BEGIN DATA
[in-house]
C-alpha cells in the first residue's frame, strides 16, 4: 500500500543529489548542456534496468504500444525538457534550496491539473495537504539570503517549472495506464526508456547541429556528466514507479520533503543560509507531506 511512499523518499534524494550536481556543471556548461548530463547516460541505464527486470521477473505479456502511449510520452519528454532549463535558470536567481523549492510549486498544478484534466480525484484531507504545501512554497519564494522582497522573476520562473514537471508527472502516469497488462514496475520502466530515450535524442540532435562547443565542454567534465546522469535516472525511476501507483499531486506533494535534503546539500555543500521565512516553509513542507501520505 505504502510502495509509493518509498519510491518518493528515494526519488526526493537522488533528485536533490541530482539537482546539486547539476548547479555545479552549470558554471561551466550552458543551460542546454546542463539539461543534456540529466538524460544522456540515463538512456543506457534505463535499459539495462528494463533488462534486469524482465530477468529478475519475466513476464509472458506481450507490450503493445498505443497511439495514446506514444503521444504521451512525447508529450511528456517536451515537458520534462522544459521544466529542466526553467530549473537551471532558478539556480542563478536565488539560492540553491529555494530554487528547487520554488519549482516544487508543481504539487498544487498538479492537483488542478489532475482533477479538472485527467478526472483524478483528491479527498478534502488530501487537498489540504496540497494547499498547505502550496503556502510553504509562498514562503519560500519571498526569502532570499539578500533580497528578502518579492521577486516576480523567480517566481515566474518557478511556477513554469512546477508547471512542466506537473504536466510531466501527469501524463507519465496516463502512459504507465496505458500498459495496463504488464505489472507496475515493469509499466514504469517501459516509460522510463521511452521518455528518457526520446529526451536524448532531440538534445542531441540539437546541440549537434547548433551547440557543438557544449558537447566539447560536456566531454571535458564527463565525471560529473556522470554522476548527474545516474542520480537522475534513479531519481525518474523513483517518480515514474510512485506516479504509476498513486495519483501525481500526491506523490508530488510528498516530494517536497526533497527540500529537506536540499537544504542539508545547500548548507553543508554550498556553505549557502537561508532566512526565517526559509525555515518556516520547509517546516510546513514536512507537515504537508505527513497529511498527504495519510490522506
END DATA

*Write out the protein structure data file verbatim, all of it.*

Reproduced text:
[in-house]
C-alpha cells in the first residue's frame, strides 16, 4: 500500500543529489548542456534496468504500444525538457534550496491539473495537504539570503517549472495506464526508456547541429556528466514507479520533503543560509507531506 511512499523518499534524494550536481556543471556548461548530463547516460541505464527486470521477473505479456502511449510520452519528454532549463535558470536567481523549492510549486498544478484534466480525484484531507504545501512554497519564494522582497522573476520562473514537471508527472502516469497488462514496475520502466530515450535524442540532435562547443565542454567534465546522469535516472525511476501507483499531486506533494535534503546539500555543500521565512516553509513542507501520505 505504502510502495509509493518509498519510491518518493528515494526519488526526493537522488533528485536533490541530482539537482546539486547539476548547479555545479552549470558554471561551466550552458543551460542546454546542463539539461543534456540529466538524460544522456540515463538512456543506457534505463535499459539495462528494463533488462534486469524482465530477468529478475519475466513476464509472458506481450507490450503493445498505443497511439495514446506514444503521444504521451512525447508529450511528456517536451515537458520534462522544459521544466529542466526553467530549473537551471532558478539556480542563478536565488539560492540553491529555494530554487528547487520554488519549482516544487508543481504539487498544487498538479492537483488542478489532475482533477479538472485527467478526472483524478483528491479527498478534502488530501487537498489540504496540497494547499498547505502550496503556502510553504509562498514562503519560500519571498526569502532570499539578500533580497528578502518579492521577486516576480523567480517566481515566474518557478511556477513554469512546477508547471512542466506537473504536466510531466501527469501524463507519465496516463502512459504507465496505458500498459495496463504488464505489472507496475515493469509499466514504469517501459516509460522510463521511452521518455528518457526520446529526451536524448532531440538534445542531441540539437546541440549537434547548433551547440557543438557544449558537447566539447560536456566531454571535458564527463565525471560529473556522470554522476548527474545516474542520480537522475534513479531519481525518474523513483517518480515514474510512485506516479504509476498513486495519483501525481500526491506523490508530488510528498516530494517536497526533497527540500529537506536540499537544504542539508545547500548548507553543508554550498556553505549557502537561508532566512526565517526559509525555515518556516520547509517546516510546513514536512507537515504537508505527513497529511498527504495519510490522506